3 Reasons Why People Badmouth Others (and Succeed)*


We all know a bad-mouther: The person who says something nasty about nearly everyone at the office, the member of your extended family who insults everyone regardless of relatedness, or the guy in your local community who capitalizes on every opportunity to share how stupid, inept, and hypocritical someone else is.

As members of a species that so strongly values trust, agreeableness, and reciprocal altruism, it makes you wonder: How do these people get away with it? What is it about the social strategy of bringing others down that works?

The Basic Elements of Bad-Mouthing
The socially strategic foundation of bad-mouthing is to bring others down and create an uneasy environment. If Joe always casts insults on half the people in his workplace, then you’d better be careful around him lest you become his next target. This behavioral vigilance that Joe creates in others empowers him—potentially allowing him to have an outsize influence on how things go. Joe’s power may largely stem from fear and intimidation, an approach to social interactions often framed as the Machiavellian side of the Dark Triad, a cluster of anti-social traits that typifies a manipulative and intimidating social strategy.

Why Bad-Mouthing Exists
Bad-mouthing can only endure if it’s effective—leading to beneficial social outcomes for the bad-mouther. And, for better or worse, a great deal of research has shown that Machiavellian behavior such as bad-mouthing often does lead to success in various domains, such as the worlds of mating or the workplace.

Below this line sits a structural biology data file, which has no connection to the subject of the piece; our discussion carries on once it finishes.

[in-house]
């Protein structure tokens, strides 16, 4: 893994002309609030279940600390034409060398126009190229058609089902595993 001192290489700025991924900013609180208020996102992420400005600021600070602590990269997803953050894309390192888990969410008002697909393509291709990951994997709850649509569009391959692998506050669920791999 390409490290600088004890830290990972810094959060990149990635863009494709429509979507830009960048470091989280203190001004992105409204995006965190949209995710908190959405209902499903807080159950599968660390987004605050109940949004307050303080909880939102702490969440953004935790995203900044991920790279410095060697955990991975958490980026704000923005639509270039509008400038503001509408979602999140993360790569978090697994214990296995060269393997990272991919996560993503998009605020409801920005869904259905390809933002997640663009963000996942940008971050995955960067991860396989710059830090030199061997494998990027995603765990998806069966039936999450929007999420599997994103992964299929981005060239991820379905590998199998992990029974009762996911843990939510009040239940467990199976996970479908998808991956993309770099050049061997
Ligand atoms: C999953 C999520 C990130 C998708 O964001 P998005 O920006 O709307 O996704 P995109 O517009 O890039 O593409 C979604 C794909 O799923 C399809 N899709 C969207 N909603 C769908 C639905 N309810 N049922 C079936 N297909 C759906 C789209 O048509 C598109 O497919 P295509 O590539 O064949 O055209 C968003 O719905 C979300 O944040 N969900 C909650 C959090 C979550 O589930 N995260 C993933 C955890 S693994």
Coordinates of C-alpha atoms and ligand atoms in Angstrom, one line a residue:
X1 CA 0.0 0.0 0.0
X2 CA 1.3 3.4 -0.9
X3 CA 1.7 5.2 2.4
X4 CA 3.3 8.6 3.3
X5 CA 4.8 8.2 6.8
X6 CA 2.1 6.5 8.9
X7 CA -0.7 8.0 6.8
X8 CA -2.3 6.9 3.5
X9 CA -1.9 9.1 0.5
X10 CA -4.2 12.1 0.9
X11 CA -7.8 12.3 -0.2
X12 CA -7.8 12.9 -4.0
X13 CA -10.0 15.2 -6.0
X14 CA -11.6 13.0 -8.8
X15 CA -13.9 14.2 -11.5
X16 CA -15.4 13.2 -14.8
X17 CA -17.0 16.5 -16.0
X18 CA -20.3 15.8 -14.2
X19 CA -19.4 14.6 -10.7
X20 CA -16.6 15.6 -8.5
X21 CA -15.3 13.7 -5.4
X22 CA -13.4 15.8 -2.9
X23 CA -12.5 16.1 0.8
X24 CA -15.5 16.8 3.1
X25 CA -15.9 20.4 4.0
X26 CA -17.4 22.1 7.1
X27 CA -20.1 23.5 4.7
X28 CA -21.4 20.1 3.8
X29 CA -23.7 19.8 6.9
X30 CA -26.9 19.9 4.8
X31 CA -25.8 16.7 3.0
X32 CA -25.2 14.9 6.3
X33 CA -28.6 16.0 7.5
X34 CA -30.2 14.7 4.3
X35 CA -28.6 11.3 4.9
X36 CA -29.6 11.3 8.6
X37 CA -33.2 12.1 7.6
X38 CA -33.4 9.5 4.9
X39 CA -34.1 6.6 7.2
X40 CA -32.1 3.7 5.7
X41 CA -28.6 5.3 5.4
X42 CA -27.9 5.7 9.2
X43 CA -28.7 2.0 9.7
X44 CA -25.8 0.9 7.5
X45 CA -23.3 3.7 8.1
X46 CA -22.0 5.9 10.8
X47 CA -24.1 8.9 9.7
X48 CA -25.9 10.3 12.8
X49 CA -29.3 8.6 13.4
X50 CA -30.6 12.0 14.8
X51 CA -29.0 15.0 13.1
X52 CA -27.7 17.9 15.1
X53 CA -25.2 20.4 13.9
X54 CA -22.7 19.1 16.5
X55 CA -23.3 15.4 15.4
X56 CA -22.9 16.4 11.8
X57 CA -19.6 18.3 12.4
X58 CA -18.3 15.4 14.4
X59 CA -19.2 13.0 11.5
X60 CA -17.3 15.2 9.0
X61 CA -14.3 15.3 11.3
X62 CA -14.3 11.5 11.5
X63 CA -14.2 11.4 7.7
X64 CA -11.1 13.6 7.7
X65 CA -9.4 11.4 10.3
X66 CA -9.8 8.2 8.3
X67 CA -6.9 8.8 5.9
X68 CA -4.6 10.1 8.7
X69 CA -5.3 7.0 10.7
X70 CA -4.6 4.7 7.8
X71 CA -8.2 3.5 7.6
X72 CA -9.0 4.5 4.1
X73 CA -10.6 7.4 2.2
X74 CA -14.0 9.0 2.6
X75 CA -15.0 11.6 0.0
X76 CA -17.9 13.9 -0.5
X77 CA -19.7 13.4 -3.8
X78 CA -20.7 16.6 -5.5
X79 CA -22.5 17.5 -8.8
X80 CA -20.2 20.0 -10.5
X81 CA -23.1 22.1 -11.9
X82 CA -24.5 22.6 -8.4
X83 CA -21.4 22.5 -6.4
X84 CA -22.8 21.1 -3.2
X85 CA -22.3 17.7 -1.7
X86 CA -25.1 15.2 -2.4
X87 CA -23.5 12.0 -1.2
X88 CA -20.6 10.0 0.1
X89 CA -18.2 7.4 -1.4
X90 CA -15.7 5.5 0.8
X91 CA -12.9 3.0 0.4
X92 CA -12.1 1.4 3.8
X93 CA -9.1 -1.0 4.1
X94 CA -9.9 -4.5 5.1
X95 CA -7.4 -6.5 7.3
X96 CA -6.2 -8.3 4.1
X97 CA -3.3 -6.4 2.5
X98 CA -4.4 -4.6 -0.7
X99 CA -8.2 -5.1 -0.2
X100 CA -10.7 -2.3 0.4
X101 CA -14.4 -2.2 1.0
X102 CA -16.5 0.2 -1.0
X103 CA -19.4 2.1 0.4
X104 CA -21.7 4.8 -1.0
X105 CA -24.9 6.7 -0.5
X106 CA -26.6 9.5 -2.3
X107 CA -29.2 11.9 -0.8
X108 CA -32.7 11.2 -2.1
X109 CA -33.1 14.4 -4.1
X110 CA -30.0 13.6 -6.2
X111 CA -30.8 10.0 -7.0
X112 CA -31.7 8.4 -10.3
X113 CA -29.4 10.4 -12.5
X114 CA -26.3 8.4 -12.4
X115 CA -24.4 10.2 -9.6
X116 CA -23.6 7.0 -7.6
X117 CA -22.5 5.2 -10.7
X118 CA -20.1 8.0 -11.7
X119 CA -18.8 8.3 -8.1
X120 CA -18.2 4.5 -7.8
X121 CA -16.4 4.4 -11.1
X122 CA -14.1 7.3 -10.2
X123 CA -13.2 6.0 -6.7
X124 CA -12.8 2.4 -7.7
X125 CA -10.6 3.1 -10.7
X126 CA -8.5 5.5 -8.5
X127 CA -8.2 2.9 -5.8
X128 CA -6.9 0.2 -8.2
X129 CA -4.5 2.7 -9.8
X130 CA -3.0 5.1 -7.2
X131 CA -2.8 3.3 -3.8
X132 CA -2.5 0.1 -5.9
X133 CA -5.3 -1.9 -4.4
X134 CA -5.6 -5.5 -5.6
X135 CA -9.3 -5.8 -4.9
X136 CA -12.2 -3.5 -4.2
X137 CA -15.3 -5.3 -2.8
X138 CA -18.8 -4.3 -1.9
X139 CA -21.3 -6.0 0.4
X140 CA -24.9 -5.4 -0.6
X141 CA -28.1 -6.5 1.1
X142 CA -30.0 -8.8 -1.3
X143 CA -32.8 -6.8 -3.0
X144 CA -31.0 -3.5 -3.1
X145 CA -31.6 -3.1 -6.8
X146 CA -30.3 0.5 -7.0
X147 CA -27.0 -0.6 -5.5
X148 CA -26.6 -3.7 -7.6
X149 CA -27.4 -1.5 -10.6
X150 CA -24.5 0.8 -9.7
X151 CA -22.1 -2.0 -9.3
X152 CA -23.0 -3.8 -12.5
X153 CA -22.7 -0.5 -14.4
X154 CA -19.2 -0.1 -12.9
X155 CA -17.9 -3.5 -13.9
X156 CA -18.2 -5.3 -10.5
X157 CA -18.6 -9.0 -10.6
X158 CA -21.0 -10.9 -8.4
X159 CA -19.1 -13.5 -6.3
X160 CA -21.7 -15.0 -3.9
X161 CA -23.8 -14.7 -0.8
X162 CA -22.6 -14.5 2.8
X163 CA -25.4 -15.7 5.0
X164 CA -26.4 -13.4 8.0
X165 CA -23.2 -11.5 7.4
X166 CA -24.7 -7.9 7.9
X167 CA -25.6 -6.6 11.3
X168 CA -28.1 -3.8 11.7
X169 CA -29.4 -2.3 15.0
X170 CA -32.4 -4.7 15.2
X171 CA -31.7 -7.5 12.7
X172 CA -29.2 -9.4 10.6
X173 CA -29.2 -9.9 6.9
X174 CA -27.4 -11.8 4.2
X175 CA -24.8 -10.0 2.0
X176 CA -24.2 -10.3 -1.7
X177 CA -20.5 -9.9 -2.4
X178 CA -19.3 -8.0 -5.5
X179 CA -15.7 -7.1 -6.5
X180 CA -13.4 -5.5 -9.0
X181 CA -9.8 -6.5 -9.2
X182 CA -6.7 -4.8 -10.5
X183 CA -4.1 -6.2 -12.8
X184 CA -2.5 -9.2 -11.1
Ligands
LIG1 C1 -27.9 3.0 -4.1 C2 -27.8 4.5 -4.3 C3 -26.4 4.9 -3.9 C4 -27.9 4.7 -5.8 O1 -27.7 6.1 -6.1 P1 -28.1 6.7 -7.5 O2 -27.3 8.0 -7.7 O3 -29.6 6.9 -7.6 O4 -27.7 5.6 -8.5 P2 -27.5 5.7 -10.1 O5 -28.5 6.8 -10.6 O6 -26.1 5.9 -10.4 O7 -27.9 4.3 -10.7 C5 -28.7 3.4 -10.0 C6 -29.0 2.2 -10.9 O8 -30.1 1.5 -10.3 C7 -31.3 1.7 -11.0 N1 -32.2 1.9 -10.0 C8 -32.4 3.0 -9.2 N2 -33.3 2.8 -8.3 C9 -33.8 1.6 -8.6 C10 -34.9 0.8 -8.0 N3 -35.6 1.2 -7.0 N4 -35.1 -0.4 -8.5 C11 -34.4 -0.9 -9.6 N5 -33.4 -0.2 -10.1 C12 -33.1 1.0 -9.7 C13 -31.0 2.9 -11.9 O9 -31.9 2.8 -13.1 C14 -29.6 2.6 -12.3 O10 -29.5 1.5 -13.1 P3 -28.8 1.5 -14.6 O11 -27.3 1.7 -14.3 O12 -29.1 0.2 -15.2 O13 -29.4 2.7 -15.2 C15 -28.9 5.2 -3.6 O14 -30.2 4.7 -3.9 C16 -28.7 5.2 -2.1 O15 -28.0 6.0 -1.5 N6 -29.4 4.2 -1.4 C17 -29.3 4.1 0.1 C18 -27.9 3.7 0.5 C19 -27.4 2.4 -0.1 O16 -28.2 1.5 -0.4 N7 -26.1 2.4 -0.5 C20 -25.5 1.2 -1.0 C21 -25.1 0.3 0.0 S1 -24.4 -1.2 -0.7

Following are three reasons that a bad-mouthing social strategy exists, in spite of its obviously unpleasant nature:

1. Bad-mouthing is a route to social power.
By gaining a reputation as someone who will throw his or her own mother under the bus, a bad-mouther can gain social power via creating a fearful environment. It’s socially risky to mess with bad-mouthers and they capitalize on this fact.

2. Bad-mouthers exude confidence, a basic catalyst to social success.
Confidence leads to success across a variety of life domains, often regardless of whether it is warranted. And a strategy of putting others down often goes hand-in-hand with conspicuous displays of confidence.

3. Bad-mouthers may find themselves in leadership positions.
Putting others down as a strategy toward benefiting oneself may well turn up leadership opportunities—which increase the power of the bad-mouther.

Does it pay to be someone who gains social power by creating a social world of fear and intimidation? Yes, it can. But are there other routes to social success, such as building others up rather than tearing them down? Absolutely.

Next time you talk with the bad-mouther in your life, think twice about empowering him or her. Remember: Other-oriented behavior is ultimately the foundation that human social behavior rests upon.


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